Europe and the EU


A plea for European pragmatism

14 Mar 2024 - 14:00
Source: Flags in front of the European Parliament in Strasbourg / Reuters
Looking ahead towards the European Parliament Elections 2024

This opinion piece by Adriaan Schout was published in De Telegraaf on 6 March 2024.

How to ensure a powerful EU in these turbulent geopolitical times? Is further enlargement the solution, or precisely not? And how much of a say should member states have regarding EU policy? Adriaan Schout sees ‘integration’ becoming a prominent theme as we head towards European Parliament elections in June. 

Major cross-border issues are forcing the EU to demonstrate its added value. What to do about European defence, now that the United States is withdrawing? How do we stop the deterioration of the natural environment? Other parts of the world are investing heavily in industry politics; how will Europe respond? Migration continues to pose a headache. The official European story is that such developments require greater powers for the EU, a higher EU budget, Eurobonds and a pan-European tax system. According to traditional federalists, it is time to acknowledge that only a transfer of sovereignty can put an end to fragmentation and friction between EU member states. 

''The European Union resembles a loveless marriage with  lots of wonderful promises, and even more disagreements. To forge ahead nevertheless is not going to work.''


But the effectiveness of European unity flounders in the face of the voters. The further consolidation of the EU is countered by the rise of right-wing parties. East European countries want more military support for Ukraine, but Spain is reluctant. Poland refuses to buy German tanks on account of historic wounds. Germany disagrees profoundly with Ireland and Spain over Israel. And with money running short, countries are prioritising their own budget. 

Despite shared concerns about safety and the environment, our populations are not ingrained Europeans. People of the Netherlands may be the most pro-EU of the lot, but even then an EU flag in the national parliament is a no-go. The Germans and the French are notably less supportive of the EU. Given this tenuous support, optimistic EU goals can easily breed discontent, right-wing parties will benefit, and Ukraine won’t get the support it needs. The European Union resembles a loveless marriage with lots of wonderful promises, and even more disagreements. To forge ahead nevertheless is not going to work.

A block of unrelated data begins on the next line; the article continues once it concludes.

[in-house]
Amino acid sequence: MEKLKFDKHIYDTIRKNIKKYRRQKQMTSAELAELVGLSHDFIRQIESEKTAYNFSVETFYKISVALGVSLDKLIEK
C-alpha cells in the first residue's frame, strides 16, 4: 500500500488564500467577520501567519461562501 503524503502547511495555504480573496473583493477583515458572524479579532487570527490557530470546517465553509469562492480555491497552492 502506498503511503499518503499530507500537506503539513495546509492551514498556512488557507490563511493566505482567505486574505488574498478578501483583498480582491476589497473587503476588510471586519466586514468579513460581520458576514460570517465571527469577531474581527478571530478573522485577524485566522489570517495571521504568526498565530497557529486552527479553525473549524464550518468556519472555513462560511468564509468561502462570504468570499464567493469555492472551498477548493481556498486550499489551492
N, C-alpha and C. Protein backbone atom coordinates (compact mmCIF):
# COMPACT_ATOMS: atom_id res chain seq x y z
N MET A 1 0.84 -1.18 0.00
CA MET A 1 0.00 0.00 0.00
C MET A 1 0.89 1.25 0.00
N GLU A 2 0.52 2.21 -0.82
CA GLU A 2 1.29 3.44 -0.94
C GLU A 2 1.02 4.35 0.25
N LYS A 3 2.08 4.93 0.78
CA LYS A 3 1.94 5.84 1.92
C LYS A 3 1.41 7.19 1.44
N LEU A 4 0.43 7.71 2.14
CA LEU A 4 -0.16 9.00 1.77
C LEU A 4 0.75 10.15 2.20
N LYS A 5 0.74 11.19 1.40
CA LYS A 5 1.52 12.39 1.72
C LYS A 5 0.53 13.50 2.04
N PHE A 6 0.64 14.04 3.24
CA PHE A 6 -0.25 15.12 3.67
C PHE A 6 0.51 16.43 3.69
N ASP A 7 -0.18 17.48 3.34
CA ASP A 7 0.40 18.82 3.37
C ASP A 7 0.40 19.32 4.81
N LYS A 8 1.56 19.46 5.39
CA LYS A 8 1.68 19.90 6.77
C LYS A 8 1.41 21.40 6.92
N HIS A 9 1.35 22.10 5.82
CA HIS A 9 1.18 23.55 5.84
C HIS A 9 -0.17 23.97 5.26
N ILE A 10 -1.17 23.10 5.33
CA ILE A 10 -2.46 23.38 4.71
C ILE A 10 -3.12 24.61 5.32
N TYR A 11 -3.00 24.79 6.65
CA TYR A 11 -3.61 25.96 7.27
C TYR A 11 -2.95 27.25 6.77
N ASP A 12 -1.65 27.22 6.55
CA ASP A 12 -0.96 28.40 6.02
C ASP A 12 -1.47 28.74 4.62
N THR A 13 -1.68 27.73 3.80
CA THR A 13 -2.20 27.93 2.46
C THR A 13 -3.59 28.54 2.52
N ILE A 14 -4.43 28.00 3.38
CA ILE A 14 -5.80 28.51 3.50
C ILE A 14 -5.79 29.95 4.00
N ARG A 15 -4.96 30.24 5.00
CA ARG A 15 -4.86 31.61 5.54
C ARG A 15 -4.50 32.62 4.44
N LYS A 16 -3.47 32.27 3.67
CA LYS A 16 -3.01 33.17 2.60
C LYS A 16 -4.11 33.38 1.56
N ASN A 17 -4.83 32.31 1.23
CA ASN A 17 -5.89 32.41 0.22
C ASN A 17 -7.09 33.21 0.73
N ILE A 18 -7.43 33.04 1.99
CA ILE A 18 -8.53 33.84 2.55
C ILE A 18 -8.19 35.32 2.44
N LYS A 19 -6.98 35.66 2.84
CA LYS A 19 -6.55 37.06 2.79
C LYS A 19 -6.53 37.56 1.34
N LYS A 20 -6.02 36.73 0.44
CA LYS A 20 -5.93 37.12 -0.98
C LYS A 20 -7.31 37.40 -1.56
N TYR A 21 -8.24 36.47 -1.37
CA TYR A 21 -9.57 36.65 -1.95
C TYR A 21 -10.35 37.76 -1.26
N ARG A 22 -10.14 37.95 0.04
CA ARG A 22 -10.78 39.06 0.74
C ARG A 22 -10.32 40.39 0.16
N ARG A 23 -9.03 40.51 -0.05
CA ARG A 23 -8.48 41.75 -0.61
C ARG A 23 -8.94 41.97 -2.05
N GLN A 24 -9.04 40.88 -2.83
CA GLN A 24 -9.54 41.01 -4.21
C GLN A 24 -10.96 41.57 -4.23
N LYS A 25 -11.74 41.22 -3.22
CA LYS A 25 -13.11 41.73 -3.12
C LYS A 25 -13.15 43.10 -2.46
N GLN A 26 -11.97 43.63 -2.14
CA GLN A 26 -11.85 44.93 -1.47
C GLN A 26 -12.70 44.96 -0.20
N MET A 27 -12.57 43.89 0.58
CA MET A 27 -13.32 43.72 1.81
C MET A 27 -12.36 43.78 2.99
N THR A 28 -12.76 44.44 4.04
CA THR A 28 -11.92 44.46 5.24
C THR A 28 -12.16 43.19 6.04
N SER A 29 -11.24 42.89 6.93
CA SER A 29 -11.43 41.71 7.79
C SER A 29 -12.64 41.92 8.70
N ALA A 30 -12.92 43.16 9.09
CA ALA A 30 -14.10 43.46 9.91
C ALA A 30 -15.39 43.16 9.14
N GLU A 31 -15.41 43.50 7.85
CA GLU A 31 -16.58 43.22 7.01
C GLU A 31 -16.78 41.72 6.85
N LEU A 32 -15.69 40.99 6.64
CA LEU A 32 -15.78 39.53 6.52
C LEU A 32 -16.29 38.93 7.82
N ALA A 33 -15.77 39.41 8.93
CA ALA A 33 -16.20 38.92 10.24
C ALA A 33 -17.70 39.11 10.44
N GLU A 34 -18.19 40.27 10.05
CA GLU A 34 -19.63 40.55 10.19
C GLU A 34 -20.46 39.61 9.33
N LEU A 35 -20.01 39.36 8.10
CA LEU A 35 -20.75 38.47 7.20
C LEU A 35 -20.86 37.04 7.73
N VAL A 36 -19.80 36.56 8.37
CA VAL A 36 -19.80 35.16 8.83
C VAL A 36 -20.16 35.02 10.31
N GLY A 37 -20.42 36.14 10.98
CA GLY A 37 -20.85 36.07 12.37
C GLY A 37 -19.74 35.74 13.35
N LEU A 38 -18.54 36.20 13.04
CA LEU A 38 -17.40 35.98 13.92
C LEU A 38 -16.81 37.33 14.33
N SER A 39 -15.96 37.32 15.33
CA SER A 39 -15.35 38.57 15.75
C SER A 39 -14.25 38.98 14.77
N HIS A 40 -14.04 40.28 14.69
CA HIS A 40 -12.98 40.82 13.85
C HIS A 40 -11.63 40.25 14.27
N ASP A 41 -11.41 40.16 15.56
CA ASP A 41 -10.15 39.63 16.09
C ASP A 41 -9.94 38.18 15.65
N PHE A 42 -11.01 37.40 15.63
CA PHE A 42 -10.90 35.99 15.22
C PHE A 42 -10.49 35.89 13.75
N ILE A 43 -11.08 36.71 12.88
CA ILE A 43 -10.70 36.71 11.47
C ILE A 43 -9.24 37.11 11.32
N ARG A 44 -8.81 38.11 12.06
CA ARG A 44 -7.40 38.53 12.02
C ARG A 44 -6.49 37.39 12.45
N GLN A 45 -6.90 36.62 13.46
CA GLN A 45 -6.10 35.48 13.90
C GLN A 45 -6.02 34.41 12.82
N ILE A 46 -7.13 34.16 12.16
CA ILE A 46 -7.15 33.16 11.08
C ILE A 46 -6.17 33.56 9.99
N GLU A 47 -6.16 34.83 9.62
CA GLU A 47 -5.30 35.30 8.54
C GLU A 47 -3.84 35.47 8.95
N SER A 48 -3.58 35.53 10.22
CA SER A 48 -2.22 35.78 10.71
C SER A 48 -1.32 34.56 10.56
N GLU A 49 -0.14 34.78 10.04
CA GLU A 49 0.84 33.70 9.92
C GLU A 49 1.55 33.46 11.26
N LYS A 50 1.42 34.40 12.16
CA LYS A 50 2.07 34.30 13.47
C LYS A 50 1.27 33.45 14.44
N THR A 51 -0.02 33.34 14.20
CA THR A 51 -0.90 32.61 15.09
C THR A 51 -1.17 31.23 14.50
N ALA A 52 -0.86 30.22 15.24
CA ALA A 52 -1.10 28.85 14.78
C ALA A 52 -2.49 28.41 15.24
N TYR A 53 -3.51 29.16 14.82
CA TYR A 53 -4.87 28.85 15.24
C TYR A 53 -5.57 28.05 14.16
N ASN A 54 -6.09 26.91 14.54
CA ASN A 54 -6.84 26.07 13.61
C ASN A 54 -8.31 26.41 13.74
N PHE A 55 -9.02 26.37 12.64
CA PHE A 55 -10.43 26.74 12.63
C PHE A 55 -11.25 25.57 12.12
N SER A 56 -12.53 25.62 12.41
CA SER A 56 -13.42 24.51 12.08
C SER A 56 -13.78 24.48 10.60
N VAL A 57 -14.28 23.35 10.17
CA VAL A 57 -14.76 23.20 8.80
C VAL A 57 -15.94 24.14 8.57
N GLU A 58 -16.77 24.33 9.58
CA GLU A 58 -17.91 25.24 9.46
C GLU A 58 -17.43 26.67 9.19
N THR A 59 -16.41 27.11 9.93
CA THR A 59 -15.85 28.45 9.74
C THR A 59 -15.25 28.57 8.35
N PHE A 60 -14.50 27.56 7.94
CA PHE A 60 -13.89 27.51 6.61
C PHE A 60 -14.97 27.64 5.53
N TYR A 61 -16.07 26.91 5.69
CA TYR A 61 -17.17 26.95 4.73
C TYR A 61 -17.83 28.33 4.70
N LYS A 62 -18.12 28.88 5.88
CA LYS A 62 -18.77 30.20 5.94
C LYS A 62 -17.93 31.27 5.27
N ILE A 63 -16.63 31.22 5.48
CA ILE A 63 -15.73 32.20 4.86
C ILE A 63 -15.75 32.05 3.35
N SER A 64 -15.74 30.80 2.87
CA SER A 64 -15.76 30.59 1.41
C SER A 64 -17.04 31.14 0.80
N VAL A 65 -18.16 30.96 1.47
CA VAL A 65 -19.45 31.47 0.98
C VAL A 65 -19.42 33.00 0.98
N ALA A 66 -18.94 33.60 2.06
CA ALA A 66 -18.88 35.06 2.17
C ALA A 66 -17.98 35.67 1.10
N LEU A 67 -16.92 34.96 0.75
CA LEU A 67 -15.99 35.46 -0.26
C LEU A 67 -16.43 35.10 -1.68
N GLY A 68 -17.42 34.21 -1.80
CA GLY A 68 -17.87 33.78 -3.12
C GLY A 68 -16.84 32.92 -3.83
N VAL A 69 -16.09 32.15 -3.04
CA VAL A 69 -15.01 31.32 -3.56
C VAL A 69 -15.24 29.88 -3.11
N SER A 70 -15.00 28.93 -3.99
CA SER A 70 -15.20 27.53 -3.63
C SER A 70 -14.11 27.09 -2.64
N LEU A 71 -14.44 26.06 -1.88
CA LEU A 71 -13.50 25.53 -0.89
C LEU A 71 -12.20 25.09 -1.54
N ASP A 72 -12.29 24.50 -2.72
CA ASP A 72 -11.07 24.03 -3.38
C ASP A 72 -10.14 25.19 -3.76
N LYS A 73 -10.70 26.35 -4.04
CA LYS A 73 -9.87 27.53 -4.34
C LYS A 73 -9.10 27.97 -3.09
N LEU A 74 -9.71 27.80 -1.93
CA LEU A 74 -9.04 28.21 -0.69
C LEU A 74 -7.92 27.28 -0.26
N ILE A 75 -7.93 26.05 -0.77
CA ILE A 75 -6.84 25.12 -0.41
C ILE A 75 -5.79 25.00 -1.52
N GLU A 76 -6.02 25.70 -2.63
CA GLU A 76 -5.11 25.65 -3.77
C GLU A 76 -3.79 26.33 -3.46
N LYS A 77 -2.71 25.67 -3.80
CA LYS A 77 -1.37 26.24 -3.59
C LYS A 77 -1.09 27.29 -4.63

Significant differences between member states and shaky popular support do not augur well for the prospective enlargement with new member states from the western Balkans all the way to Georgia. The official line is that enlargement will contribute to geopolitical stability. Yet it could also undermine unity. The new member states are compelled to switch to the euro, but are they strong enough? If they remain outside the euro, it would split the EU into an inner circle and an outer circle; which is a recipe for frustration on the part of second-class citizens. If they do introduce the euro, then their economic risks will pose a threat to the eurozone. For an enlarged EU to remain governable, the European Commission is slated for an upgrade to a European government. But will voters accept this further restriction of their national parliaments? The more pressing the agenda, the more apparent the internal divisions will become. The paradox of the ‘ever closer Union’ is that it will falter precisely when you need it most. It is naïve and dangerous to presuppose unity. National parliaments primarily serve their own voters, and can easily put a brake on lofty European ambitions. 

“It is naive and dangerous to presuppose European unity.''


Instead of pursuing unity, we should respect European diversity. The EU is inherently based on pragmatism and flexibility. Military collaborations through ‘coalitions of the willing’ have even resulted in an ambitious F16 coalition for Ukraine. Allowing member states to determine their own climate goals can be more realistic than the Green Deal ambitions for 2050, on which the Commission is already back-pedalling. In varying compositions and each at their own pace, the member states will jointly solve problems with much squabbling, as they have always done. It might not be pretty, but that’s how the EU inches along. Squabbling is inherent to  to all politics. 

Previous European Parliament elections were all about European activism and further federalisation. Today, most citizens just want to see pragmatic collaboration. Which happens to be the least-discussed option in European politics. It’s time for European political parties to wake up.